Dr. Parmar attended Marquette University School of Dentistry from 1990-1994, did his general practice residency at the VA Hospital of Milwaukee from 1994-1995, and completed his Oral & Maxillofacial Surgery Residency at the Medical College of Wisconsin from 1995-1999.  He has been with Bay Oral since 1999.

With 21 years of expertise, Dr. Parmar reflected a little bit on why he decided to get into the oral surgery field and what he loves about being an oral surgeon:

“I always wanted to be in the healthcare field, and the specialty of oral surgery seemed one of the more challenging so I was drawn to it.

I love getting to help people whose mouth is incomplete; to make them feel whole using both modern, state-of-the-art technology and basic, tried-and-true concepts of healing.”


Dr. Parmar has many professional memberships and affiliations, including:

  • Wisconsin Dental Association
  • Wisconsin Society of Oral & Maxillofacial Surgeons
  • American Dental Association
  • American Association of Oral & Maxillofacial Surgeons
  • American College of Oral & Maxillofacial Surgeons
  • American Academy of Implant Dentistry
  • Board Certified Diplomat, American Society of Dental Anesthesiologists

He’s also the past President of the Brown-Door-Kewaunee Dental Society and past board member of Donated Dental Service.


A glimpse at Dr. Parmar’s personal life:

“I am married with 3 kids (pictured below).  We enjoy skiing and being up north when we have free weekends.”




Transitions at Bay Oral Surgery & Implant Center

Transitions at Bay Oral Surgery & Implant Center

Our beloved Ellen Greene has retired from her position as our Practice Administrator of 23 years, and we welcome Amy Kozloski as our new Practice Administrator!

We had to say goodbye to Ellen at the start of the COVID-19 pandemic, so unfortunately we were unable to give her the proper send-off to celebrate her innumerable contributions to Bay Oral.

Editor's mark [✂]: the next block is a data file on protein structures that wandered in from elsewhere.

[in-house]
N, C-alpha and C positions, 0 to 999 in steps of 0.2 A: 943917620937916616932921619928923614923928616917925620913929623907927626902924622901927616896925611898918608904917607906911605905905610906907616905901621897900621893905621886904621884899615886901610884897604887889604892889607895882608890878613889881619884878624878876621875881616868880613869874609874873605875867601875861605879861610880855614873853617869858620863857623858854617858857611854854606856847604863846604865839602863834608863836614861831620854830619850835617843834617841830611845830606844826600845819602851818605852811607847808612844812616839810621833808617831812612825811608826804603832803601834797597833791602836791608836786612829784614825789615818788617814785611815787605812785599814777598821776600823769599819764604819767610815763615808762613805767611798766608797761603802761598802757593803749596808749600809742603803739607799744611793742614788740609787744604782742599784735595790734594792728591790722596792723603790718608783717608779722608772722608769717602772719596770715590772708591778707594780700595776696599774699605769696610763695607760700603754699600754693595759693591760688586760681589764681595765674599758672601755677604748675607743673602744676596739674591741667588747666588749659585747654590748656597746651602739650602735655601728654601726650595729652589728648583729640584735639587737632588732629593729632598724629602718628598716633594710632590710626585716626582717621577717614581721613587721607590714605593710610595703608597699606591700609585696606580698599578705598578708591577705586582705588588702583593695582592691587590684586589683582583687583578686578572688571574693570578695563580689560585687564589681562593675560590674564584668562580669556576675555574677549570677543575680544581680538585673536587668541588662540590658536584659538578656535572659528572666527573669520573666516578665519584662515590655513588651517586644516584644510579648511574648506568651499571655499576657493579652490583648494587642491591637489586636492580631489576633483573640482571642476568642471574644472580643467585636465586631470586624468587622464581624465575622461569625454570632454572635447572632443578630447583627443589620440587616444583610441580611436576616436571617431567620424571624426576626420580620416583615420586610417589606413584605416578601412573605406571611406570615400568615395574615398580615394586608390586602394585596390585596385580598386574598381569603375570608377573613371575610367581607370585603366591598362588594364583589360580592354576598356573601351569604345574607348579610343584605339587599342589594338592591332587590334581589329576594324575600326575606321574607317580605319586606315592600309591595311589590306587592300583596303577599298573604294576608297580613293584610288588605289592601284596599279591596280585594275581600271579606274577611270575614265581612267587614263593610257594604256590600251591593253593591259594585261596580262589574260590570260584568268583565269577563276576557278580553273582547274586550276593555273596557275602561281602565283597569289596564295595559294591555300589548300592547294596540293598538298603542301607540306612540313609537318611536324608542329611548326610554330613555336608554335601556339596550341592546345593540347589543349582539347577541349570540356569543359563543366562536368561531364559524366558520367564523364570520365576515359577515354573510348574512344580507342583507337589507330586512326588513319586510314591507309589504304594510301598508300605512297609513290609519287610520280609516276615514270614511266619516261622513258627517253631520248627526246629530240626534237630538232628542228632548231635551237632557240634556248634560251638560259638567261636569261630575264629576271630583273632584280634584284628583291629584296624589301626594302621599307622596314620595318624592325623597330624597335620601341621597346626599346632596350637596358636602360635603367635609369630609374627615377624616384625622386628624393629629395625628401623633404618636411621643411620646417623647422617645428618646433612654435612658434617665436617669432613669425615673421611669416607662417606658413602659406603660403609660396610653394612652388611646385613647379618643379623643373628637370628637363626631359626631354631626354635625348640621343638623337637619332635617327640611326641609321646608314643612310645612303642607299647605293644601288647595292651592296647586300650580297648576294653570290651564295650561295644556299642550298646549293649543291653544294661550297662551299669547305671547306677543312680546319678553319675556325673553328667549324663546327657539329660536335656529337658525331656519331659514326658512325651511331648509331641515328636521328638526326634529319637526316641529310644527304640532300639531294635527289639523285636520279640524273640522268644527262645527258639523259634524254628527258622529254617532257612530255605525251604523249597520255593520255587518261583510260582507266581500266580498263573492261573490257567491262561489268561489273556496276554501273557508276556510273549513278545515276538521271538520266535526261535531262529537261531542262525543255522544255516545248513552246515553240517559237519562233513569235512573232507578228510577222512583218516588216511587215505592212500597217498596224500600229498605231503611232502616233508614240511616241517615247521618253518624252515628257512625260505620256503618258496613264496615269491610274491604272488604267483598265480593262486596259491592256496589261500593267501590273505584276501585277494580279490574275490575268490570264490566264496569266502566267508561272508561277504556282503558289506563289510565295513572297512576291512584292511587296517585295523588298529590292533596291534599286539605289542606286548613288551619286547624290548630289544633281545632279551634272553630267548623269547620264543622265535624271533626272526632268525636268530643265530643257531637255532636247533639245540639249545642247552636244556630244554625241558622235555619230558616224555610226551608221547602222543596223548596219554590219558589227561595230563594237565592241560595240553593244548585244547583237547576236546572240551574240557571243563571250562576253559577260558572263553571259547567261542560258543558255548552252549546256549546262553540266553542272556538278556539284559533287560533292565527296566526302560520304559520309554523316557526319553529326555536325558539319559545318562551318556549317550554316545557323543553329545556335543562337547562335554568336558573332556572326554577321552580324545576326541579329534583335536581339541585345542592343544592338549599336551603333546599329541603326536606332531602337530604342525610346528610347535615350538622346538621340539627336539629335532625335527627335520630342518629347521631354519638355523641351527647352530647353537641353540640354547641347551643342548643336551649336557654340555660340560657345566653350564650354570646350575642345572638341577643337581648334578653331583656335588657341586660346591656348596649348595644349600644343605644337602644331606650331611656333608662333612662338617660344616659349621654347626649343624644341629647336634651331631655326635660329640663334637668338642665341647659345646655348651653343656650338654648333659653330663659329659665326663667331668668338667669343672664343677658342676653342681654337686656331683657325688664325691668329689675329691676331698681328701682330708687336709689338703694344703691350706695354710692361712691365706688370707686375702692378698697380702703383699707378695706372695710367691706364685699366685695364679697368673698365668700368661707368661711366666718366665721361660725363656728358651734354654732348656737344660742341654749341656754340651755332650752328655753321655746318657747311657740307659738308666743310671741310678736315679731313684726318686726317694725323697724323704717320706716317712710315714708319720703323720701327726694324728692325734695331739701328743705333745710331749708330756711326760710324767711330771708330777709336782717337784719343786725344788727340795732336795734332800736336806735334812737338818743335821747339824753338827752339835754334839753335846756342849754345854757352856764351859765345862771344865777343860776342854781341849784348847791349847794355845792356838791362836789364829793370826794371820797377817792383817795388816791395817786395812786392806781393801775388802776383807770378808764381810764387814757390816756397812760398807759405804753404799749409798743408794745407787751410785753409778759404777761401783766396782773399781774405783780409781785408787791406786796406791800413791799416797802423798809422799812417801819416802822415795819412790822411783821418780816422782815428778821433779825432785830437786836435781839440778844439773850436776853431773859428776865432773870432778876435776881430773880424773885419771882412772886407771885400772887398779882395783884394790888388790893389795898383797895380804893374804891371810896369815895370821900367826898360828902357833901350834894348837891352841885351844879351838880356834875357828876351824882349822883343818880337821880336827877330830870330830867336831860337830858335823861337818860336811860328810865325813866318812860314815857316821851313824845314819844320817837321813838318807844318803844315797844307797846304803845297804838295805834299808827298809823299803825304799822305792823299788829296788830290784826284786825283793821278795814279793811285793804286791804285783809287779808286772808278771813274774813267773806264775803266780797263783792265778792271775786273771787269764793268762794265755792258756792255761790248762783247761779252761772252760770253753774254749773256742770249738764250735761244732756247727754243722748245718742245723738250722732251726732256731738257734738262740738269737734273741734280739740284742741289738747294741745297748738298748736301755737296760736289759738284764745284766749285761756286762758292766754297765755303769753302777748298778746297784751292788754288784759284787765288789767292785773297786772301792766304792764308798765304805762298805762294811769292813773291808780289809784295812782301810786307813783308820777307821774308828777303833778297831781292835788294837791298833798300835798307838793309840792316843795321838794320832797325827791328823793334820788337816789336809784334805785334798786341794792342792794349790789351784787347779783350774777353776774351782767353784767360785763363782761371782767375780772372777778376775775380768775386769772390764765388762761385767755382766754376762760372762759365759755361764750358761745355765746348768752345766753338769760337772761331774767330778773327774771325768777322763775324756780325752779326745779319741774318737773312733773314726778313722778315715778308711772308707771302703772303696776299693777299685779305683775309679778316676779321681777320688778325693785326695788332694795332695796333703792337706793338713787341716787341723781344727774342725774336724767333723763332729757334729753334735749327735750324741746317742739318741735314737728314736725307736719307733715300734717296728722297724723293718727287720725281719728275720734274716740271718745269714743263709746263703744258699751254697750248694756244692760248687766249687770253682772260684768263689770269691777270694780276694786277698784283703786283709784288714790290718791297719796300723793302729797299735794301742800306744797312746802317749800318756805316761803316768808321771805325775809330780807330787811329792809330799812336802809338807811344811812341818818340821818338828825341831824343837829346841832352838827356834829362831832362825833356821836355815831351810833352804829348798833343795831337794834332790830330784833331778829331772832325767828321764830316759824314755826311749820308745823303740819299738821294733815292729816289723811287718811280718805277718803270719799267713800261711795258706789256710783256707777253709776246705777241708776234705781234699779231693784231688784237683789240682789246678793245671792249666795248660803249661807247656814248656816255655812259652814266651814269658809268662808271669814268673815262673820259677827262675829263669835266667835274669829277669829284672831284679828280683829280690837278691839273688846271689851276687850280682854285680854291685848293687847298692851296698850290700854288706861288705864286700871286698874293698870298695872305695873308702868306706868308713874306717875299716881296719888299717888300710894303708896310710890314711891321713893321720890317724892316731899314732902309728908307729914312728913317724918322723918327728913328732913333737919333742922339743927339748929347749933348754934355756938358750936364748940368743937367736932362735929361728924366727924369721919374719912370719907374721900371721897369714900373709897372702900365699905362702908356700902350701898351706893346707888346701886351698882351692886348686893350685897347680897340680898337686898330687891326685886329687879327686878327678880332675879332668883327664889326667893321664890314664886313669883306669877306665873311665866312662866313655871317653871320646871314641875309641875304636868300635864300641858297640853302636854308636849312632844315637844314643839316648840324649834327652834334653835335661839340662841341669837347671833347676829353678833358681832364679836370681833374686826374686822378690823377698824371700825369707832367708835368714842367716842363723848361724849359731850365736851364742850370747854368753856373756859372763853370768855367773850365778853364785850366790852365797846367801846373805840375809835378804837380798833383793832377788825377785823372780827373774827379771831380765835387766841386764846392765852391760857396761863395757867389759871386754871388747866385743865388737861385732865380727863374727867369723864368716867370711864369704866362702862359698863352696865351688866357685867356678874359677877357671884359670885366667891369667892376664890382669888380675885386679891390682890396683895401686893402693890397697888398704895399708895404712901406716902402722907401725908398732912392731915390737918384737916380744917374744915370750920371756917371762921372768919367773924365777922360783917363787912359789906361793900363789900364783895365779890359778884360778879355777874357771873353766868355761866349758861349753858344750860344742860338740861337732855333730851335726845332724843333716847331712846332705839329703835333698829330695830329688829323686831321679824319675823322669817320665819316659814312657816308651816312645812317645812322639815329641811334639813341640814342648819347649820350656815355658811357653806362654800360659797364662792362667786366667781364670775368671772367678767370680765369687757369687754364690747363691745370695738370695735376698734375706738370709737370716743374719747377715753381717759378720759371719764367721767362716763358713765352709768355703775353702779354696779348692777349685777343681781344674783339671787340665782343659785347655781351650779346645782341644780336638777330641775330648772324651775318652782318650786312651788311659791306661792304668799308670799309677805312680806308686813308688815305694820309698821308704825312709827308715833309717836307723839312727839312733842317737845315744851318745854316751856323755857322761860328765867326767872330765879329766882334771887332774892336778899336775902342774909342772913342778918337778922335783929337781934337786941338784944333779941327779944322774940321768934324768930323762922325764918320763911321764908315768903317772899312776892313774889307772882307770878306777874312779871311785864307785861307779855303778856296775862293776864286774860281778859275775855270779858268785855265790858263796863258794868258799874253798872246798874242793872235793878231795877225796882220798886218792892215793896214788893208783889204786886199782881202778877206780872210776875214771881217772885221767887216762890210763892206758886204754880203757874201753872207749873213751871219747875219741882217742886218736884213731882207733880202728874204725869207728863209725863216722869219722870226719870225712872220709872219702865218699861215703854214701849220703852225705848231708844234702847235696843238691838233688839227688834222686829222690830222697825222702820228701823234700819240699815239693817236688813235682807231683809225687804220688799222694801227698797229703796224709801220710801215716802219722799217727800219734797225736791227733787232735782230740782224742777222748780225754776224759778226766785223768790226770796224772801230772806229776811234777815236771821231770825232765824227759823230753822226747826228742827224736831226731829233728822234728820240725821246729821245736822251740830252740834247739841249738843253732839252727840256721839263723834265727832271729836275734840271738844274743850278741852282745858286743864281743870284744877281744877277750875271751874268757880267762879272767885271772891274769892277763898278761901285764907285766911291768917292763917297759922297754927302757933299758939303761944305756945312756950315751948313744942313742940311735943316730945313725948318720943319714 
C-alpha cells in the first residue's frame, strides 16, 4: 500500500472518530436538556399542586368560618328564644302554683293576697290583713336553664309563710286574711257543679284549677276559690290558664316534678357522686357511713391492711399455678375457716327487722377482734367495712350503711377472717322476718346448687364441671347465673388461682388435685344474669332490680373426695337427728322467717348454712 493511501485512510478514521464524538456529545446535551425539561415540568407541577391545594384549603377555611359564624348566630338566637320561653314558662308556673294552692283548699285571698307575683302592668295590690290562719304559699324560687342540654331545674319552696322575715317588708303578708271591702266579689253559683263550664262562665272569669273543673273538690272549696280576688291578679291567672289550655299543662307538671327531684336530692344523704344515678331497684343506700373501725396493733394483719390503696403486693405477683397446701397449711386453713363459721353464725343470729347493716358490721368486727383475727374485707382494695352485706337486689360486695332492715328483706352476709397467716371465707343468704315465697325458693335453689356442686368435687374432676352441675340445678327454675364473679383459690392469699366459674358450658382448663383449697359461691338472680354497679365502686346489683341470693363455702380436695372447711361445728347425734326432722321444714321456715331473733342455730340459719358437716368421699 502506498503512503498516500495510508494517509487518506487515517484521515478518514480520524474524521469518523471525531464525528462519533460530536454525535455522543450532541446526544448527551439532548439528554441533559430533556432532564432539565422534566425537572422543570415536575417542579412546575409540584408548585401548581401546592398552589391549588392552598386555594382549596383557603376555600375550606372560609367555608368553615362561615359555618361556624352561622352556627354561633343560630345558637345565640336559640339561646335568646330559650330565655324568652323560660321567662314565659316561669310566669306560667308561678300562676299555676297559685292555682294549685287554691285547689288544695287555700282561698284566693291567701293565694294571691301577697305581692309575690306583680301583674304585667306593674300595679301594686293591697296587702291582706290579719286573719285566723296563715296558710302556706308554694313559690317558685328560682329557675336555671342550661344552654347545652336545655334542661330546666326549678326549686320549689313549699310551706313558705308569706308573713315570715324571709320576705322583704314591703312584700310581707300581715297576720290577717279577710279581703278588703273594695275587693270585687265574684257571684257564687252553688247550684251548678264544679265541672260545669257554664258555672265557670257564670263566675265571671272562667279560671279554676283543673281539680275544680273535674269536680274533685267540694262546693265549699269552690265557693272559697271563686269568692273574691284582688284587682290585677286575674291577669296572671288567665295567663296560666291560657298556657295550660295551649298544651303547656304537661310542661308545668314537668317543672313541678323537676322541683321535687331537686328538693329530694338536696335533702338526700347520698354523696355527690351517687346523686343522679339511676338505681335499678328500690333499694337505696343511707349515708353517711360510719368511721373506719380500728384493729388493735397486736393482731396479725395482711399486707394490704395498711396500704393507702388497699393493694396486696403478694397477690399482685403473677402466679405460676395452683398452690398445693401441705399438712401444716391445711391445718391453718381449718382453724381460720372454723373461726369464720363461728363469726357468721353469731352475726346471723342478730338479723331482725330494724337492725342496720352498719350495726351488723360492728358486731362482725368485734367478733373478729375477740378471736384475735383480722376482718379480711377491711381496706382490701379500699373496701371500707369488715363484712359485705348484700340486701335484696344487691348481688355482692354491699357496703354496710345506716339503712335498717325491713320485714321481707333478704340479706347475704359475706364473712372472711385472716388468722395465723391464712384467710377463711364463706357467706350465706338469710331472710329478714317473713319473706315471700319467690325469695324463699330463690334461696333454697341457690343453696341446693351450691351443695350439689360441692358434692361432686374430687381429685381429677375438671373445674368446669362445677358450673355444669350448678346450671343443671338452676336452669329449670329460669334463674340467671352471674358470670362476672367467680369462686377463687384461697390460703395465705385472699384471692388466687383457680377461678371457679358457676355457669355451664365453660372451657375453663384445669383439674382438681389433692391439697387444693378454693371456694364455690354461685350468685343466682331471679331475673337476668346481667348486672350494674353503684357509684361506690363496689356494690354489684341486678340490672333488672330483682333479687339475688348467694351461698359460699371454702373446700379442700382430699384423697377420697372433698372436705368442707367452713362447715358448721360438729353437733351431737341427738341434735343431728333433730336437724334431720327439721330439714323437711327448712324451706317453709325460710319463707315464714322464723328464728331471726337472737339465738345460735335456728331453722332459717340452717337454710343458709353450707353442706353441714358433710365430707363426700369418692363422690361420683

Here’s what Ellen had to say about her time at Bay Oral and her plans in retirement:

“For the last several years, people have asked me when I’m going to retire.  My answer each and every time has been, ‘Why would I leave the perfect job?’  And in every way it has been the perfect job.  Working for and with people you respect, admire and like is a gift to be appreciated, and I do!

We have been through it all together.  Marriages, births, deaths, illnesses, recoveries, saying goodbye to old friends, saying hello to new team members, new doctors, new clinics, new technology.  My memories are the celebrations.  Lunches, after work events, parties, baby showers, really any reason to gather and laugh at the antics of ourselves but let’s be honest mostly the antics of the doctors: ‘Remember the time….’

How have we changed over the 23 years I have been at Bay Oral?  Yes, we have grown, we have expanded, we have embraced new technology but fundamentally we haven’t changed at all.  I accepted this position because it was evident that caring and compassion are the cornerstones.  How can I help, what can I do for you, do you need anything, let me take care of that for you – these are the words that echo for me.

I will still volunteer, specifically at CASA of Brown County if they accept me.  I will still travel, specifically to visit my friends Mark and Ron in Grants Pass, Oregon and Dave and Pat in Naples, Florida.  I also want to take the Nordland train from Trondheim to Bodo Norway, which crosses the Arctic Circle.  And I am definitely looking forward to building relationships and friendships along the way.”

Before Ellen retired, she had a key role in choosing her replacement, and she knew Amy was the perfect fit for Bay Oral.  Amy started at Bay Oral in December 2019 and was able to spend a few months with Ellen before her retirement.


Introducing Amy Kozloski, our new Practice Administrator! 

Here’s a little bit about Amy:

“I graduated from UW-Oshkosh with a business degree.  After graduation, I worked for 13 years at Principal Financial Group where we worked with companies who are employee owned through an Employee Stock Ownership Plan (ESOP).  I managed a team of retirement administrators spread throughout the country.  Since my goal was to work in Green Bay, I left Principal to work at my family’s real estate company where I was doing commercial real estate and commercial property management for just over a year.  That is when the opportunity at Bay Oral presented itself and I was excited to become a part of the team!

I’m trying to quickly learn as much as possible about the dental industry!  The team has been very patient with my questions of “why” and stopping people in discussions to get further explanation on certain procedures.

My favorite thing about working a Bay Oral is working with a great team!  The doctors are fantastic to work with and the team is a great group of people!  Everyone takes a lot of pride in what they do and is always working toward providing the best patient experience they can!

I have 3 kids (ages 11, 9, and 6) who keep my husband and I very busy with their activities!  We love watching their swim meets, softball/baseball games, basketball games, football games, and dance recitals!”

We are very proud to have Amy leading us.  Our future looks bright!  Welcome to the Bay Oral team, Amy!

Ellen, we wish you a very happy retirement, one that is as wonderful as you are!